Irenaeus said...

RC, thanks for the point-by-point. I agree, of course; contraception's ready availability changed the culture.

I find the question difficult to answer because it's difficult to understand. Again: "The fact that official people starting approving contraception and then more and more people began misbehaving is suggestive but not conclusive." The guy wants a knock-down causal argument.

First, I think it's just patently obvious that the correlation here is largely causal. Second, I think talking about cause and effect with regard to societal/cultural issues is incredibly difficult. How could you *show* that? With what method? Go back and find old surveys? Compile anecdotal stuff from magazines and newspapers and books, etc?

I guess I wonder if the guy's asking an impossible question or if I simply missed the import.

DJB Rizalist said...

Contraception prevents abortions. It is by far, the lesser of these two evils, if you will. In our neck of the hollers there are half a million preventable abortions annually, if only the Church would see the sense in condoms, pills and iuds.

John Thayer Jensen said...

djb rizalist:

Hmm... Contraception prevents abortions? This seems to me to require a connexion between the sexual act and the abortion. And the only connexion I can see is the act of the human will that chooses to abort.

But such a choice is not inevitable, not forced on anyone, ever.

This sets aside the question of whether contraception is an intrinsic evil - which I think it is. If it is, then, of course, you can no more contracept in order to avoid some evil down the line, such as an abortion, than you could shoot the young teen-ager who might later turn out to be a murderer himself.

But even if contraception were not intrinsically evil - I do not see how becoming pregnant forces anyone to have an abortion.


Red Cardigan said...

John is absolutely right.

Also, djb rizalist, both the pill and the iud are abortifacient; one of the ways they act is to prevent the implantation of an early embryo. Many non-Catholic Christians reject abortifacient contraception even if they don't reject all contraception.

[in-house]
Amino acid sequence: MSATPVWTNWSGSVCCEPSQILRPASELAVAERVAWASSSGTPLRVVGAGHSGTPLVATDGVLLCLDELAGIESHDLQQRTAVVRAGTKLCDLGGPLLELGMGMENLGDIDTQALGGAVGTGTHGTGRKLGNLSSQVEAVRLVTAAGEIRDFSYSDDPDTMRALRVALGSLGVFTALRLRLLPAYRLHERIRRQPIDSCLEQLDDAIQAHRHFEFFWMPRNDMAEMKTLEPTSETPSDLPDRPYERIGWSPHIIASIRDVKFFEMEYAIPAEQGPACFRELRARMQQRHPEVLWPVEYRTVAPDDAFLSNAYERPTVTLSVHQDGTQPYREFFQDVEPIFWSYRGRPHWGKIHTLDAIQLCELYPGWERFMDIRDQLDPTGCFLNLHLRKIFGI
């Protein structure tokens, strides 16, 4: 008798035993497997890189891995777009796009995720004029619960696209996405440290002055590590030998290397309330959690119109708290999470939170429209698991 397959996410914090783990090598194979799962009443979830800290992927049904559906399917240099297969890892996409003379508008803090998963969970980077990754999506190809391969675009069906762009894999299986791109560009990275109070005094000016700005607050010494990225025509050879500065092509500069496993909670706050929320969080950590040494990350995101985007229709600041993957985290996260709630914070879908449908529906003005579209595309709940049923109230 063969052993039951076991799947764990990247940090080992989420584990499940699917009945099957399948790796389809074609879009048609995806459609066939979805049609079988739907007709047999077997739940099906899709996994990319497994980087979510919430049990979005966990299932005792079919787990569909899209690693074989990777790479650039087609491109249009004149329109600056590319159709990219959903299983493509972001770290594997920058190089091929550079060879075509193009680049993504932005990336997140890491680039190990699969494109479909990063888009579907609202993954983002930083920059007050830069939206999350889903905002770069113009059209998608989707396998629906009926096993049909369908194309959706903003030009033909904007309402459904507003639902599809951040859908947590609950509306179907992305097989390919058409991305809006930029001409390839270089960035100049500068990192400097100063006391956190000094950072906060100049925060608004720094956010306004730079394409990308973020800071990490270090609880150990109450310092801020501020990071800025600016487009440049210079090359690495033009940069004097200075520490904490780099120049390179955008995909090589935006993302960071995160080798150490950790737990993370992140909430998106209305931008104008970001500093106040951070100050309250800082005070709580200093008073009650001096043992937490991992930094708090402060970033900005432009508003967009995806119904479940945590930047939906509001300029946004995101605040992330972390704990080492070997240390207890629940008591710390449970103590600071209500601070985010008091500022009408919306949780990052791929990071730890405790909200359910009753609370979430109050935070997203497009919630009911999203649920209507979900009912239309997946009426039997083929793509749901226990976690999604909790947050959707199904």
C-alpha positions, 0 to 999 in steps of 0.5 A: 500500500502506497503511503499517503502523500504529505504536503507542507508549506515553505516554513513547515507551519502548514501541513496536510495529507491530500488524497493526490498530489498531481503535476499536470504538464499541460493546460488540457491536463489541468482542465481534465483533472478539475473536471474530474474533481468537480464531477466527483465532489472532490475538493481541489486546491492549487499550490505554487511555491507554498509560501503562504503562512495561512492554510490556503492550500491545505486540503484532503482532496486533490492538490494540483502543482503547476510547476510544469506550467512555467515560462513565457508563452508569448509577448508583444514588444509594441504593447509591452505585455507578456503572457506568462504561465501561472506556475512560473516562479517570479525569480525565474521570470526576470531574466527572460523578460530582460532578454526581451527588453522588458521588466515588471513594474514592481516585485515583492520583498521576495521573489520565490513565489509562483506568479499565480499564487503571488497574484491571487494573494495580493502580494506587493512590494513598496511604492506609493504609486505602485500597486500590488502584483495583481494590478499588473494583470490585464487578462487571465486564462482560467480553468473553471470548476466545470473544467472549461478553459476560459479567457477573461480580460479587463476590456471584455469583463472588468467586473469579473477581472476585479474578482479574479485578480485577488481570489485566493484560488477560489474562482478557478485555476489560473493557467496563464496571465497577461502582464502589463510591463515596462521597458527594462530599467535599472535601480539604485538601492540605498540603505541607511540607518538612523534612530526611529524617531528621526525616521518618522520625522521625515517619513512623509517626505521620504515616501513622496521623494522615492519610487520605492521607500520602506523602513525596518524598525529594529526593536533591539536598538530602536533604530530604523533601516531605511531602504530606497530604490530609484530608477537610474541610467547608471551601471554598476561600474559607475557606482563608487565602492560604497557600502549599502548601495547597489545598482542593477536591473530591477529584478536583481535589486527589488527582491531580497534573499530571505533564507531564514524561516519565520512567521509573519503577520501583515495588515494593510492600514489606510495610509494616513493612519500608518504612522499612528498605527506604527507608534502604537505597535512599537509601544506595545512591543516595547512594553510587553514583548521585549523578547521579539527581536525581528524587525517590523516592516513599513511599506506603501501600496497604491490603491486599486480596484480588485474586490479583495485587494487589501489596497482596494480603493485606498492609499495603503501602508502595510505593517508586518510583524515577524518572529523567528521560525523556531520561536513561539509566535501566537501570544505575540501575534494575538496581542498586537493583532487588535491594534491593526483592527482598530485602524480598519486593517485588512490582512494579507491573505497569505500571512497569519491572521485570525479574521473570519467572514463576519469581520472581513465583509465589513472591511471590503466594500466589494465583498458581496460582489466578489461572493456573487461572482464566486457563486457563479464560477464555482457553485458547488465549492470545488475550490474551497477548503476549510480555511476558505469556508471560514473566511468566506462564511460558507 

eulogos said...

Besides, if you are still reading, person with a web name with many consonants, once people are using contraception they are thinking they can have sex but make plans for their lives which definitely do not include a baby. When contraceptive methods fail, or people get careless with them, they still feel that they have a "right" to carry on with their plans which a baby would disrupt.

If contraception is not in the picture, people know they can't engage in sex without always having to take into account the possibility that they might be welcoming a new life.

And, in fact, where ever there is an increase in the use of contraception, especially among the unmarried, there is an increase in abortions also.

Susan Peterson

This_Cross_I_Embrace said...

I love your blog!

I have found that it is always beneficial to have an alternative option for those who wonder how we can possibly advocate a "no contraception" society. As strong as our theories are, rested in solid research (statistically how contraceptive use LEADS to abortion, and so forth), and also in Church doctrine, it tends to lose effect on those who feel they have "no other choice" but to contracept if they don't want 15 babies.

Thankfully, a Dr. has responded to the challenge in Humanae Vitae. Dr. Hilgers of the Pope Paul VI Institute has founded the Creighton Model FertilityCare System, and its medical component, NaPro Technology as alternatives to both contraception and artificial reproductive technologies!! Here are some websites where you can learn more about this amazing, safe, effective, and moral system:

Keep this info on hand in case anyone DOES ask you what the alternative is to not using contraception (and not having 15 babies).
Feel free, too, to visit my site. I am a Creighton Model Practitioner, and also a woman battling infertility. My blog speaks to the appreciation of fertility and life much like yours does, but from an "infertile" perspective.